Chevtone Effects Honeyburst Overdrive pedal: Hands-on demos
Budget Pedal Chap
Chevtone Effects Honeyburst Overdrive pedal: Specifications
Controls: Vol, Tang (gain) Sweet (tone), clipping mode toggle switch (silicon, LED germanium)
Connectivity: Input, output, power
Power: 9v PSU only
Contact: Chevtone (via Reverb)
Meet the maker: Chevtone Effects' Adam Yeomans
How did you get into pedal building and what inspired you to start Chevtone Effects?
Adam: "Like many builders, I started with repairing old pedals and pedal building kits like Fuzzdog and Jedspeds. And after a while I started playing with old tagboard and veroboard circuits using vintage components. At the same time I started building vintage Marshall amp clones which furthered my understanding of audio circuit design and made me really fall in love with modding circuits and using vintage design principles.
"I started Chevtone because, at the time, there seemed to be a small gap in the market for hand-built, vintage inspired pedals, but with a more modern look. And after sending some of the early prototypes to friends and fellow builders, I was assured that they needed to be available to the public. So after much thought and investment I decided to make the jump and start up around May 2020.
"Chevtone has changed over the years, starting with vintage tagboard design that was greatly inspired by the great Joe at Hello sailor effects.
"Then onto my personal favourites that were a mix of top end modern components and vintage caps and diodes on bespoke modern PCBs, which can still be ordered and built on request. And the current versions are a mix of SMD and through-hole components at a more budget-friendly price."
What were the influences and aims behind the Honeyburst overdrive?
Adam: "I wanted to create a super versatile overdrive pedal that could go from transparent light drive, to an almost fuzzy saturated drive with that squishy vintage feel.
"I was influenced by the famous bufferless TS-style circuits, but saw an opportunity to expand the circuit's structure and create an array of different tones at the flick of a switch.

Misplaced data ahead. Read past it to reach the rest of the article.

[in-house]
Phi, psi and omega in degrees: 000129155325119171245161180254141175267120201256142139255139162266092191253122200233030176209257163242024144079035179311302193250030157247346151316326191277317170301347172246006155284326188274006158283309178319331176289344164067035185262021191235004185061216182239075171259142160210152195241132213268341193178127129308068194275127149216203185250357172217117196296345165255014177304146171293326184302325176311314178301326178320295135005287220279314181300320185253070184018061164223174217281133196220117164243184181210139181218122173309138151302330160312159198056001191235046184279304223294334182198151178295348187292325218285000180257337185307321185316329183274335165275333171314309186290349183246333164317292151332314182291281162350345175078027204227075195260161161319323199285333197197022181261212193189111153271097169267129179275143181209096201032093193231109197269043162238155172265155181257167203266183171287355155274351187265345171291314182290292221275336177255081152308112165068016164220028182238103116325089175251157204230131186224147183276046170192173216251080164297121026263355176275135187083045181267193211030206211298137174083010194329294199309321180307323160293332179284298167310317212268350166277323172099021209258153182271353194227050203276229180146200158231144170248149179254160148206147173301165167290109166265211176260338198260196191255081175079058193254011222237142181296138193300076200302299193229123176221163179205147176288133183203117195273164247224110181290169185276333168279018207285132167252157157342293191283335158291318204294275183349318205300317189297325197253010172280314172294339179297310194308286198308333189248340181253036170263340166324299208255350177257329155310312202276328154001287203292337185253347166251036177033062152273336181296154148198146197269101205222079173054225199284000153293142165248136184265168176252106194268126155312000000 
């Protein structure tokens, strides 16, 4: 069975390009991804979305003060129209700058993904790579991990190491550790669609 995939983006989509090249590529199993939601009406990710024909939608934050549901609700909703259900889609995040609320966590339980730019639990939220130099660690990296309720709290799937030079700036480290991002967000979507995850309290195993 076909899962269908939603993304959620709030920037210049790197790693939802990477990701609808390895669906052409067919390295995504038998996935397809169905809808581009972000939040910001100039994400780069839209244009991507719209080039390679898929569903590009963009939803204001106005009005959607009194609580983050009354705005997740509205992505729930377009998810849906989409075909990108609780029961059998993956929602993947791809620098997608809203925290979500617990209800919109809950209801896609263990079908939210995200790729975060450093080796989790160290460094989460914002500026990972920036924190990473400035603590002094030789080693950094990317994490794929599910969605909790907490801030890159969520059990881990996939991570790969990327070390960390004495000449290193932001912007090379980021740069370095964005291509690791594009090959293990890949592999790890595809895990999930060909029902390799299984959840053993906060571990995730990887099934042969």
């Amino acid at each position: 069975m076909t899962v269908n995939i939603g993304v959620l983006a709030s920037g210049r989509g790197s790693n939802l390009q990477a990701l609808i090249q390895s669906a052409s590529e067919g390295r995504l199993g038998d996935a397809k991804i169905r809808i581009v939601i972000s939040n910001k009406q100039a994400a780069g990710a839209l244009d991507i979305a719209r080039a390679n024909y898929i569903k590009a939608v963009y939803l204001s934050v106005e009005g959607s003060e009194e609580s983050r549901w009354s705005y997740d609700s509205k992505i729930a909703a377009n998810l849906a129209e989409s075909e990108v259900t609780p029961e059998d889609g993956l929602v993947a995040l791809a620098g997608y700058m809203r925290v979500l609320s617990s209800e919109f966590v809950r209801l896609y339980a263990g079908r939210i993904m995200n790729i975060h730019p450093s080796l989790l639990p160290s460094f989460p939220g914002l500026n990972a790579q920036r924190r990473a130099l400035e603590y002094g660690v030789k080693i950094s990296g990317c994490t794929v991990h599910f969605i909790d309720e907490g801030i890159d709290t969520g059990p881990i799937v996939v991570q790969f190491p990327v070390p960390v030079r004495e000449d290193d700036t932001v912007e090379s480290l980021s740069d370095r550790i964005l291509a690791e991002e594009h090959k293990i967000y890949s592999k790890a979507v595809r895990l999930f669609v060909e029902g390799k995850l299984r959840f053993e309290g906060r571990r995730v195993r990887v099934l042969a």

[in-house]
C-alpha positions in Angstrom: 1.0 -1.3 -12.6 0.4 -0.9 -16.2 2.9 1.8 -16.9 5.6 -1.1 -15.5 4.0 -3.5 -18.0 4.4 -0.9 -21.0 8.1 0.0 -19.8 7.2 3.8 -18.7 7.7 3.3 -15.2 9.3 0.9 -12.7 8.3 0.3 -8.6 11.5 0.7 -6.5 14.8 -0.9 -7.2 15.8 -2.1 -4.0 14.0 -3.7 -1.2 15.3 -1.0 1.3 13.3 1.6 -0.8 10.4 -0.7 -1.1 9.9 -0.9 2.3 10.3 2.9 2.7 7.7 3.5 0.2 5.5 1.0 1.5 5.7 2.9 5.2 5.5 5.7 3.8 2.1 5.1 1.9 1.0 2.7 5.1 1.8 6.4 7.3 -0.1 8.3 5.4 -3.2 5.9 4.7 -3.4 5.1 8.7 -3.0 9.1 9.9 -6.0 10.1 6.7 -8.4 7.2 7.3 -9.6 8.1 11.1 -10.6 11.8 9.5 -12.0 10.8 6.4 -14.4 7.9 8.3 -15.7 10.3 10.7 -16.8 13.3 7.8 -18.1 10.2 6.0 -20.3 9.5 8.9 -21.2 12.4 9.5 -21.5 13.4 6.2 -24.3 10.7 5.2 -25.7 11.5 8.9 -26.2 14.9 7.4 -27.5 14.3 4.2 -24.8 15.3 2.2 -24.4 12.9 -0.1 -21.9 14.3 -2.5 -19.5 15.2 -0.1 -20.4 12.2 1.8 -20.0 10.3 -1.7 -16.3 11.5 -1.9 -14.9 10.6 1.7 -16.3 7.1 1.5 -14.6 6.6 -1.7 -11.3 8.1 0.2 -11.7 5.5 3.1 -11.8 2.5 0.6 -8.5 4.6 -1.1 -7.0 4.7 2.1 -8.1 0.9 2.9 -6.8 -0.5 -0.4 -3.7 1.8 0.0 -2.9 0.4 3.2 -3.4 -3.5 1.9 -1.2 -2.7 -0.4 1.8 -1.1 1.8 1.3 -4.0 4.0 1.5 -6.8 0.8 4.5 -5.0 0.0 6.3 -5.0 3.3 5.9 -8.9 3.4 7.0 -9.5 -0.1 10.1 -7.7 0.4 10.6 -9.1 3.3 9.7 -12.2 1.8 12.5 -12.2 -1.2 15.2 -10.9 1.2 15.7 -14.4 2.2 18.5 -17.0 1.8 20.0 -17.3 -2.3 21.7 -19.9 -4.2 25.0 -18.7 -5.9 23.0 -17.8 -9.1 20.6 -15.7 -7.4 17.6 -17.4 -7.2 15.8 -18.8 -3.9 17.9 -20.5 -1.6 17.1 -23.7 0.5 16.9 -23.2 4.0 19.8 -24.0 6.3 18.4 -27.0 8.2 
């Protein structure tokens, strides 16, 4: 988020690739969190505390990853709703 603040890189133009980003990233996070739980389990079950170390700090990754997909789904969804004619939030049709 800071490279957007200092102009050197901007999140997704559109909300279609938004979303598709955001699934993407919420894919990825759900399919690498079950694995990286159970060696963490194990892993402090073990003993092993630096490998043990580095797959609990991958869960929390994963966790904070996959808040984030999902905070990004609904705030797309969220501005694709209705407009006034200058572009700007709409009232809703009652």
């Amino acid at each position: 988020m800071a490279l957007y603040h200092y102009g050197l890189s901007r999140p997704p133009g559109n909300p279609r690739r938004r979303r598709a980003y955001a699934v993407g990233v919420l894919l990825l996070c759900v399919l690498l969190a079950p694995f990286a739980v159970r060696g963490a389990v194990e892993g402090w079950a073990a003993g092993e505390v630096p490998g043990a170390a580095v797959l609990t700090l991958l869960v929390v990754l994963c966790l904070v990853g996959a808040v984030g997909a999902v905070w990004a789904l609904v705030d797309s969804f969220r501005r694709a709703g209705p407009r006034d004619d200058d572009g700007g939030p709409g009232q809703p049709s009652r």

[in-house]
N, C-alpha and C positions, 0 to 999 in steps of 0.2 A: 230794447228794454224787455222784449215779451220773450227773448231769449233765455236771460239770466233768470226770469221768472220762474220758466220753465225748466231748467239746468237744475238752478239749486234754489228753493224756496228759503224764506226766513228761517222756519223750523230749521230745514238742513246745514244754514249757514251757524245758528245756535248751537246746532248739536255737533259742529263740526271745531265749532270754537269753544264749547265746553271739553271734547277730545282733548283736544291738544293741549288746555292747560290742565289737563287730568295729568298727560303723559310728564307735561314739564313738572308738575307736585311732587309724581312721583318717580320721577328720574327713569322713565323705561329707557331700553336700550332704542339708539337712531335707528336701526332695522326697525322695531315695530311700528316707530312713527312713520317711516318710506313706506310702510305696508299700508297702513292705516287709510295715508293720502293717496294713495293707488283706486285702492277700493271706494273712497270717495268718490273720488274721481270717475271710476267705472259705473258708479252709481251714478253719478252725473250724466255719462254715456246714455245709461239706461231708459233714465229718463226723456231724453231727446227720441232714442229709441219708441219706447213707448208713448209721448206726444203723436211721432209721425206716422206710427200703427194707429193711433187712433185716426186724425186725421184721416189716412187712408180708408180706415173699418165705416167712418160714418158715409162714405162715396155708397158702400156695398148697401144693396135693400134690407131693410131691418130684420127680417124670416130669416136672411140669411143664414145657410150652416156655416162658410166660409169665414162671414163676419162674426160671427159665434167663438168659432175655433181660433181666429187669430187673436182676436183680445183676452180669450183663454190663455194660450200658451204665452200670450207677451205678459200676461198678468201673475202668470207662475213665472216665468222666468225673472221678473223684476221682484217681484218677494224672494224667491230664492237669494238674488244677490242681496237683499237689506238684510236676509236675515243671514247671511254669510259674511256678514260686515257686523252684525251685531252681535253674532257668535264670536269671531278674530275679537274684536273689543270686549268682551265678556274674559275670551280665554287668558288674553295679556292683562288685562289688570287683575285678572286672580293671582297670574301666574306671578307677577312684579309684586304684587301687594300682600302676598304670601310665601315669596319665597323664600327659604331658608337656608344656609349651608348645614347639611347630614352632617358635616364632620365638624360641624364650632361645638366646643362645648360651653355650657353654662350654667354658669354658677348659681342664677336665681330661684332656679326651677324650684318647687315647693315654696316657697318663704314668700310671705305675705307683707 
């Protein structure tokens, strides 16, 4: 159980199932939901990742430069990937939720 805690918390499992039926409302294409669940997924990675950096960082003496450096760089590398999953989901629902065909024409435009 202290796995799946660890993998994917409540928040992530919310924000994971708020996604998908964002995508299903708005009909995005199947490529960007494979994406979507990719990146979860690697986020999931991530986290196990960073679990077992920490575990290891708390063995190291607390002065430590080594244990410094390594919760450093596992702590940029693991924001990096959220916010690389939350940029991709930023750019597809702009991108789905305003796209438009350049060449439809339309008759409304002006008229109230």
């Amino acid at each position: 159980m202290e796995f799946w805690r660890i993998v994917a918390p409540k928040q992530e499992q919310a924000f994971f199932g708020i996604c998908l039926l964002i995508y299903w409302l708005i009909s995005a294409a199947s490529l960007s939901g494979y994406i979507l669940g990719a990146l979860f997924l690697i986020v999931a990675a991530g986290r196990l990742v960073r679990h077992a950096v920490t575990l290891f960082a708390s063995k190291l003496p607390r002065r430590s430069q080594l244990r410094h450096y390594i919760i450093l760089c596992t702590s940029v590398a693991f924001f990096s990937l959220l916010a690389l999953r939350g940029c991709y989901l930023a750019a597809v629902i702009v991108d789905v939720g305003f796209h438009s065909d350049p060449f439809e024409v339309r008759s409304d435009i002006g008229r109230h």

"The Honeyburst has become a big favourite of everyone who has played one, which fills me with a lot of pride."
Can you talk us through the other two pedals in your current range?
Adam: "The Preacher is a low gain overdrive that goes between low watt JTM and Tweed voice gain tones. Not really created to be a stand-alone overdrive, but more of a voicing tool. The newest version of the Preacher comes with an internal switch that engages a preamp at the front of the gain circuit that really kicks things up a notch and acts like you are pushing the front end of a tube amp with a boost pedal.
"Last but not least is the Messiah, I see this as my flagship pedal. It's a Marshall-inspired overdrive with a two band EQ that is voiced to create the tones of two of my favourite Marshall players.
"A toggle switch selects between a high and a low gain baseline setting. The low gain side is voices on one of my original Marshal Clone builds that was based around a 50W Black Flag plexi which I modded to be more in line with Paul Kossoff's raucous, grainy low gain tones.
"The high-gain side leans more towards Gary Moore's '90s blues sound. Even though Gary used Soldanos, he was also famous for his love for the black and gold stacks. With a smooth luxurious saturation and tones of gain, but still preserving a natural articulation that Gary's tones are famous for.
"But with the aid of the two-band EQ, there are a ton of tones to extract from the little purple tone box – Koss to Moore and so much more!"
Do you think there is a good support network for pedal builders in the UK and worldwide?
Adam: "I think it's getting better, but there also seems to be a lot of gatekeeping in certain circles. There are some absolutely fantastic builders out there that are happy to help, teach and guide others. And if it wasn't for guys like Joe at Hello sailor, Stuart from Tate FX, Simon at JSA Effects, Alex at Zander Effects (who created the artwork for my pedals) and Adam Richards (AKA budget pedal chap) Chevtone would never have happened. I just think we all need to stick together in this industry as it seems to be getting more and more difficult to survive as an independent builder.
What have been the biggest challenges for you as a small operation?
"Lately its been the price of parts. There has been a considerable increase in costs, but if I was to push up the price of the pedals to compensate it would push them above the price range I intended for the current lineup.
"Also, with certain big pedal companies now creating sub £100 pedals and an abundance of super cheap Chinese clones being so readily available, it's getting more difficult for the average player to warrant paying extra for a smaller, relatively unknown builder for their product instead. That is why I decided to create the current lineup where they are more affordable and are quicker to build."
What are your aims for Chevtone in the future?
"I've just set up my own company in my day-to-day career, that specialises in high-end supercars and motorsports, so a lot of my time is currently taken up with getting the new company off the ground, but I've got two pedals in the works that will hopefully be available later in the year.
"Both are dual pedals, and one of them is based on the early tones of a certain bearded reverend. I'm excited to expand the range, and I know there are people out there that are waiting for some new stuff."